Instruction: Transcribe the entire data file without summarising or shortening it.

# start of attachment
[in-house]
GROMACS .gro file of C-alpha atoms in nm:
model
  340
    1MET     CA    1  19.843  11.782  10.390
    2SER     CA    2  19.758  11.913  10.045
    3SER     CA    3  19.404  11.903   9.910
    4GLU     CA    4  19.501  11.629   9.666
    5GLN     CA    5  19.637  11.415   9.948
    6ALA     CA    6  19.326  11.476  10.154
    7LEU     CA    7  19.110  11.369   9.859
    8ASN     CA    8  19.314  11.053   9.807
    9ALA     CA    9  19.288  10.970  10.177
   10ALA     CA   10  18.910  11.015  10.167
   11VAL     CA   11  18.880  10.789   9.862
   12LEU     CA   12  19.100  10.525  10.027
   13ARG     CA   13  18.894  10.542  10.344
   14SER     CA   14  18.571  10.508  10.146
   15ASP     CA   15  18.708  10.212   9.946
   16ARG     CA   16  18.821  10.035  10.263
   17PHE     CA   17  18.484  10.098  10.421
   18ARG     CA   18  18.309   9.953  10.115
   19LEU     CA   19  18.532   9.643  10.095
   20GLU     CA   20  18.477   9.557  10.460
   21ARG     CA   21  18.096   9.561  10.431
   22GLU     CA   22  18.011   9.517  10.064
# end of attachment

[in-house]
GROMACS .gro file of C-alpha atoms in nm:
model
  340
    1MET     CA    1  19.843  11.782  10.390
    2SER     CA    2  19.758  11.913  10.045
    3SER     CA    3  19.404  11.903   9.910
    4GLU     CA    4  19.501  11.629   9.666
    5GLN     CA    5  19.637  11.415   9.948
    6ALA     CA    6  19.326  11.476  10.154
    7LEU     CA    7  19.110  11.369   9.859
    8ASN     CA    8  19.314  11.053   9.807
    9ALA     CA    9  19.288  10.970  10.177
   10ALA     CA   10  18.910  11.015  10.167
   11VAL     CA   11  18.880  10.789   9.862
   12LEU     CA   12  19.100  10.525  10.027
   13ARG     CA   13  18.894  10.542  10.344
   14SER     CA   14  18.571  10.508  10.146
   15ASP     CA   15  18.708  10.212   9.946
   16ARG     CA   16  18.821  10.035  10.263
   17PHE     CA   17  18.484  10.098  10.421
   18ARG     CA   18  18.309   9.953  10.115
   19LEU     CA   19  18.532   9.643  10.095
   20GLU     CA   20  18.477   9.557  10.460
   21ARG     CA   21  18.096   9.561  10.431
   22GLU     CA   22  18.011   9.517  10.064